Researchers publishing in ACS Nano have described how culturing stem cells on nanogratings instead of flat substrates changes the effects of the extracellular vesicles (EVs) they send, potentially paving the way to a new system of therapies.
When signaling is critical
Many of the effects of stem cells can be traced back to the EVs, such as exosomes, that are sent by these cells, rather than the proliferation of the stem cells themselves . Previous work has found that EVs have beneficial effects on muscle regeneration . Therefore, a substantial amount of recent research has focused on cultivating and isolating these intercellular messengers for potential therapeutic use.
However, like any message, the contents of an EV are affected by both the sender and the circumstances under which it was sent. Stem cells send different EVs depending on what they are doing, and differentiating, rather than proliferating, stem cells had improved muscle regeneration in even young mice .
Being able to control the behavior of cells is a challenge, but it appears to have a relatively simple solution: topology. Previous work has found it to be possible to change the behavior of stem cells by changing the shape of the substrate on which they are grown . These researchers put these two concepts together, controlling EVs by controlling the behavior of stem cells.
When shape affects biochemistry
Pulling from their previous work, the researchers chose nanogratings used in this study that aligned the stem cells in a way that simulated living tissue . As expected, these cells were considerably more likely to differentiate into functional muscle tissue than their flat-substrate counterparts, and the resulting tissue showed substantially more muscle fibers and tubes. Using nanogratings also significantly upregulated p38 MAPK, a compound responsible for muscular differentiation.
EVs were found to be a large part of these effects. Blocking EVs with two different compounds removed the effects of the nanogratings almost entirely, whether the EVs were blocked on the way in or on the way out.
The EVs of cells cultured on flat surfaces or nanogratings were of similar concentration and size. However, their contents were different: the nanograting-cultured cells had fewer fats and sugars in their EVs (nEVs) than the flat-cultured ones (fEVs). The specific contents of the EVs were not examined, however; unpacking and analyzing these contents will be a problem for future work.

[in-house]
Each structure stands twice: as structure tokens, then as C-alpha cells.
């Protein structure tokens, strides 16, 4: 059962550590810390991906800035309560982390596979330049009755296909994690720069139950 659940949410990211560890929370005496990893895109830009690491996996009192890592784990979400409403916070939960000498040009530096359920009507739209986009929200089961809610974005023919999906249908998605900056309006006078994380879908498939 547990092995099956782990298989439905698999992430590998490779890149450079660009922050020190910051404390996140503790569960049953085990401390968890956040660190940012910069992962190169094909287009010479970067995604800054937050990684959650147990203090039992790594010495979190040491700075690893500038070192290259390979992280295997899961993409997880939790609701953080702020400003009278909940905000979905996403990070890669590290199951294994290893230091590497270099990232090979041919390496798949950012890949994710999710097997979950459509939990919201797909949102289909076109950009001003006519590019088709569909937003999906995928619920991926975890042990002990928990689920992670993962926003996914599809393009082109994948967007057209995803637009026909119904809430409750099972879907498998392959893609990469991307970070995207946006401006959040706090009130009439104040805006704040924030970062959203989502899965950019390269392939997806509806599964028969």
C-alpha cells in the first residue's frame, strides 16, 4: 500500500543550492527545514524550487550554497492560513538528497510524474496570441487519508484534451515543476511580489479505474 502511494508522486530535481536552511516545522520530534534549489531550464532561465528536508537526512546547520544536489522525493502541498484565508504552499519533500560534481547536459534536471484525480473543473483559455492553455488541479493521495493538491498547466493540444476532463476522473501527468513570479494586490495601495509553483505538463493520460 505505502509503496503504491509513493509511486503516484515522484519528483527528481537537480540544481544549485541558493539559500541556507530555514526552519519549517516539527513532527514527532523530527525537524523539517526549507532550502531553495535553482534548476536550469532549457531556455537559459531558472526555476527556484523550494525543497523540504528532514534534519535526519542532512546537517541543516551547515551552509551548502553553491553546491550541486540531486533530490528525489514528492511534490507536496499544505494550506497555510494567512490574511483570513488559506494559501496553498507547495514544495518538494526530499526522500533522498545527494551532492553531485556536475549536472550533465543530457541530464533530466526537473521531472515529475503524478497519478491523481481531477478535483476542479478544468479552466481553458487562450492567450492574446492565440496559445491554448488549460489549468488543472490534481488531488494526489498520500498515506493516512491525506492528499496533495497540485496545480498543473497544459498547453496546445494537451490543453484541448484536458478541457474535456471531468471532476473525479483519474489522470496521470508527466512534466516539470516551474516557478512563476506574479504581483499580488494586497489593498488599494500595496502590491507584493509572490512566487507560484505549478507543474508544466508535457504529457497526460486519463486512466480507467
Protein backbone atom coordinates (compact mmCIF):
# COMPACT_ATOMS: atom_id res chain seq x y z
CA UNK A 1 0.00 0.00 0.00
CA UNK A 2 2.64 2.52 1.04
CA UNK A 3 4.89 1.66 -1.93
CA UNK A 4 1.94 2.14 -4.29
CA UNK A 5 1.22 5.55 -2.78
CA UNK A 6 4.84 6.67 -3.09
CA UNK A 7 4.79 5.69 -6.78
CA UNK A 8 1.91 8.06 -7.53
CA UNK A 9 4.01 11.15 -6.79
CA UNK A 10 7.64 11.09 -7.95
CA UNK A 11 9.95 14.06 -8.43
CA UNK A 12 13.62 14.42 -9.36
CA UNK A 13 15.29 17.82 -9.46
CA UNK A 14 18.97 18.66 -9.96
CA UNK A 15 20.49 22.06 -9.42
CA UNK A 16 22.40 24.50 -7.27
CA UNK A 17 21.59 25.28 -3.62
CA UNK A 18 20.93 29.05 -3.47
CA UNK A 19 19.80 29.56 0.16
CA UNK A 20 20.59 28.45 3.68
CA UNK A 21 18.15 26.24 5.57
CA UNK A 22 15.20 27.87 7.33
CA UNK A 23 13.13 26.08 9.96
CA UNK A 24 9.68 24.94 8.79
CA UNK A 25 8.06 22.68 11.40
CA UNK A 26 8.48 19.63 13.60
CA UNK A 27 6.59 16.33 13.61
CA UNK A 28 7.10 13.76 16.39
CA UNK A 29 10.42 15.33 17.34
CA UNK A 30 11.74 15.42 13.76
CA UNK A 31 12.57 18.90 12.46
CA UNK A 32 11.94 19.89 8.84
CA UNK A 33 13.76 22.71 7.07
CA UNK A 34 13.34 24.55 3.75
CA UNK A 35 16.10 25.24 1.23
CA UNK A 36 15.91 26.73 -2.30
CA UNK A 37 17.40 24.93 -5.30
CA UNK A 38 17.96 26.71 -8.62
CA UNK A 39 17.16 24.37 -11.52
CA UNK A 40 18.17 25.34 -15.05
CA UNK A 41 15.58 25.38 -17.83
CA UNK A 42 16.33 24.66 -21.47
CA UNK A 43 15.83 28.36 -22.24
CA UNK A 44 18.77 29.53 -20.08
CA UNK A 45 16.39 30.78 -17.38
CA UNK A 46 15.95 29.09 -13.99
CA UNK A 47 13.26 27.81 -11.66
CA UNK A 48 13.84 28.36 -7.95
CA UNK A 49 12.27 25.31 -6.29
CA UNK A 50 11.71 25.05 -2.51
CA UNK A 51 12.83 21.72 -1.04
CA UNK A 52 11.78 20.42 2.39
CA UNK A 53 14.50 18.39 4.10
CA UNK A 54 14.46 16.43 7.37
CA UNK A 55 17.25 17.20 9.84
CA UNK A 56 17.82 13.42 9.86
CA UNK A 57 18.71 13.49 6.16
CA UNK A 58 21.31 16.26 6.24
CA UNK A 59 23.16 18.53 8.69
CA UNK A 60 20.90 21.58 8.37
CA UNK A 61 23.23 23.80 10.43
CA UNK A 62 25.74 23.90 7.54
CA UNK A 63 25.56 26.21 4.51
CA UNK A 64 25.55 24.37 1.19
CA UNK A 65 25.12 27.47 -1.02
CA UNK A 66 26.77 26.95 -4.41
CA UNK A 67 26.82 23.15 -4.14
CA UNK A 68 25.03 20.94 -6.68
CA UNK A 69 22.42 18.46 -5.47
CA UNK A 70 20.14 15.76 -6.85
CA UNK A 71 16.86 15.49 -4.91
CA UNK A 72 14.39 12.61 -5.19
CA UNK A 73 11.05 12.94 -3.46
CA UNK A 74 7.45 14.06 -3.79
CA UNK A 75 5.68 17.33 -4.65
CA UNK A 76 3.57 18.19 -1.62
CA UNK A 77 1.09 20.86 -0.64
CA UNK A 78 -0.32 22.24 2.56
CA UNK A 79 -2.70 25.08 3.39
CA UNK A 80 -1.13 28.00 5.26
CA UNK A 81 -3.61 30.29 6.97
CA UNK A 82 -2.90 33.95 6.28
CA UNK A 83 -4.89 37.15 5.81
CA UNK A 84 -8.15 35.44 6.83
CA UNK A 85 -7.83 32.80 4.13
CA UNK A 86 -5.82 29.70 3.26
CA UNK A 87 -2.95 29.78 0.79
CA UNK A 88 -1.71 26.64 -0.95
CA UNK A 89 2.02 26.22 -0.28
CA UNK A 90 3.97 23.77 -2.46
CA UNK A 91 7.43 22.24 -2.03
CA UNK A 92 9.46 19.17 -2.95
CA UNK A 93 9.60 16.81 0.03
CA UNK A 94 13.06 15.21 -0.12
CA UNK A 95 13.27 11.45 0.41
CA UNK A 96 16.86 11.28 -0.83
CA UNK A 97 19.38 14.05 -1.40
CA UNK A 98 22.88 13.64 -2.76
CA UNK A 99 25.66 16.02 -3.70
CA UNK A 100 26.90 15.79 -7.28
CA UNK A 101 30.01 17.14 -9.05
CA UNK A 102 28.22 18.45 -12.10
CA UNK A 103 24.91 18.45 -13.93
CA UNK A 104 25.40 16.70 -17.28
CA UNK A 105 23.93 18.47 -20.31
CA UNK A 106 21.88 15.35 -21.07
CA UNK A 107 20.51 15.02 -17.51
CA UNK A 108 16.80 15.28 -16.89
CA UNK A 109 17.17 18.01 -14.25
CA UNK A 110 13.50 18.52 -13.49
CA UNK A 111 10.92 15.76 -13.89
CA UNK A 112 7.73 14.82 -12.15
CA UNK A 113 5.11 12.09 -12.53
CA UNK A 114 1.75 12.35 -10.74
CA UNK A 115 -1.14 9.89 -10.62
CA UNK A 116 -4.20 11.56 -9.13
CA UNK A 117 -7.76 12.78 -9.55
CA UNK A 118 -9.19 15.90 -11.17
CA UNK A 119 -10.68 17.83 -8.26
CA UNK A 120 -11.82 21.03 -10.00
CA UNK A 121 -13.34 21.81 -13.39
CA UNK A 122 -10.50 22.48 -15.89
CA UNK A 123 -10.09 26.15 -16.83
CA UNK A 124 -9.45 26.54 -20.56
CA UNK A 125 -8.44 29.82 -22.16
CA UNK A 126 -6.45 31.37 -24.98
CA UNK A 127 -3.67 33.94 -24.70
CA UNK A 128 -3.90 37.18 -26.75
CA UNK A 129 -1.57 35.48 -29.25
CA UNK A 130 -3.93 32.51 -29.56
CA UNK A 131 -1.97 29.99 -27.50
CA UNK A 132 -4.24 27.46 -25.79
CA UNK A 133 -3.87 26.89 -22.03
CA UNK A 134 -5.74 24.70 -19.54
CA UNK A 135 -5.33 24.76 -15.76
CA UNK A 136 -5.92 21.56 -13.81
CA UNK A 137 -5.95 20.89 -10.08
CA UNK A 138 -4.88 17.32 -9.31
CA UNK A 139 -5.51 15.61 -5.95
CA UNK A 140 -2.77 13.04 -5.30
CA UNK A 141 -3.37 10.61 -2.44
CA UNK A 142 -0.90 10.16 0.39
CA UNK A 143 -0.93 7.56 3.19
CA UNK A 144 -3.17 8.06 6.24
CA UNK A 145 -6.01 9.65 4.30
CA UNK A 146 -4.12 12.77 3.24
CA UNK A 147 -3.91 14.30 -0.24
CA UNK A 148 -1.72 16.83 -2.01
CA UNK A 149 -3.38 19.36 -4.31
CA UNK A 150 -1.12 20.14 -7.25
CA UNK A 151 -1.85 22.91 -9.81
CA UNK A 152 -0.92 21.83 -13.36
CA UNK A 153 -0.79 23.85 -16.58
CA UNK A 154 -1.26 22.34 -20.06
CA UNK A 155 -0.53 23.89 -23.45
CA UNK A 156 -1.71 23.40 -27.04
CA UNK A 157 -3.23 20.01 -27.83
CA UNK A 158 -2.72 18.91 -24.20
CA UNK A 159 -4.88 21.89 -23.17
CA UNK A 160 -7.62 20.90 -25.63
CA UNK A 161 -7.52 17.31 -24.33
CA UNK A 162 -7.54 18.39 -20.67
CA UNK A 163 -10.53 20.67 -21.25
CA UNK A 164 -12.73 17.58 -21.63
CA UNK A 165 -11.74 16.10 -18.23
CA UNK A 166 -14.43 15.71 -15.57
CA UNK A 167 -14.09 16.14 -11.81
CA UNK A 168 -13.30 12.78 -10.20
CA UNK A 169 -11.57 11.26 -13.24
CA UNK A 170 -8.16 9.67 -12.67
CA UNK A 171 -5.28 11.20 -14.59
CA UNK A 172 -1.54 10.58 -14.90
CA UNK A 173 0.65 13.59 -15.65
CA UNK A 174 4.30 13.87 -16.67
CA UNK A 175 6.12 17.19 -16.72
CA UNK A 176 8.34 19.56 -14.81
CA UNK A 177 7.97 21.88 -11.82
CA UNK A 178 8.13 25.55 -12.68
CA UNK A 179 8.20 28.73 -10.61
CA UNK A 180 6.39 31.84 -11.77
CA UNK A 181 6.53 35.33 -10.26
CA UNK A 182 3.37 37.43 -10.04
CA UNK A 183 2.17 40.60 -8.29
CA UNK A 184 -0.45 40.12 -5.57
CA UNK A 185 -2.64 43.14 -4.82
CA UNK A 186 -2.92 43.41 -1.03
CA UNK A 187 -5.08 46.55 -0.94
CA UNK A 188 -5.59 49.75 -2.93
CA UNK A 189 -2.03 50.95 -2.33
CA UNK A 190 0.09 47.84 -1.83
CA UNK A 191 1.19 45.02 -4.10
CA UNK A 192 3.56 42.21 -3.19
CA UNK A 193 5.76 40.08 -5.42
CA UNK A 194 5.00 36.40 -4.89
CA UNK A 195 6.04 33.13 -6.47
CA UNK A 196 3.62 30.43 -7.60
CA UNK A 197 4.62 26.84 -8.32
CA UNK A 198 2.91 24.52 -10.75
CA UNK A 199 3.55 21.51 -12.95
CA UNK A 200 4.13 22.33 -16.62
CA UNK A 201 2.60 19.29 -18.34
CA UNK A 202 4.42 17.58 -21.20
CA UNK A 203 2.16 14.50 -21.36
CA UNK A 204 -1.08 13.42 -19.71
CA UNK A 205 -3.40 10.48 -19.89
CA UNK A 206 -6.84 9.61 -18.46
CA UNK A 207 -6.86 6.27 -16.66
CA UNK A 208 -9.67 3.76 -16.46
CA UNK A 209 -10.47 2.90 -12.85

The researchers then drew stem cells from the muscle tissue of aged mice and exposed them to EVs of both kinds. Interestingly, fEVs did improve the formation of muscle tissue somewhat, but not to the extent of nEVs. On the other hand, fEVs were more effective at encouraging these aged cells to proliferate.
Each, in sequence, is needed to work
Using 3D-printed tissue generated from the stem cells of aged mice, the researchers performed many combinations of EV treatment. Neither fEVs nor nEVs by themselves were particularly beneficial. fEVs and nEVs given in combination were also of little help. However, the researchers discovered that, if fEVs were given early on, and then nEVs were delivered later, significant muscle regeneration could be induced in this construct.
The researchers found that this was also true for living animals. Injured mice given fEVs, nEVs, or both at once showed no physical benefit. However, introducing fEVs to induce proliferation, and then nEVs to promote differentiation, substantially improved the muscle regeneration of these animals, bringing them nearly to the levels of young mice.
This concept of sequential EV therapy is entirely novel and represents a possible new avenue of treatment for the treatment of the muscle wasting of sarcopenia along with regular muscle injury and sports medicine. However, these are still just mouse experiments so far, and trials will be required to bring this approach to the clinic.
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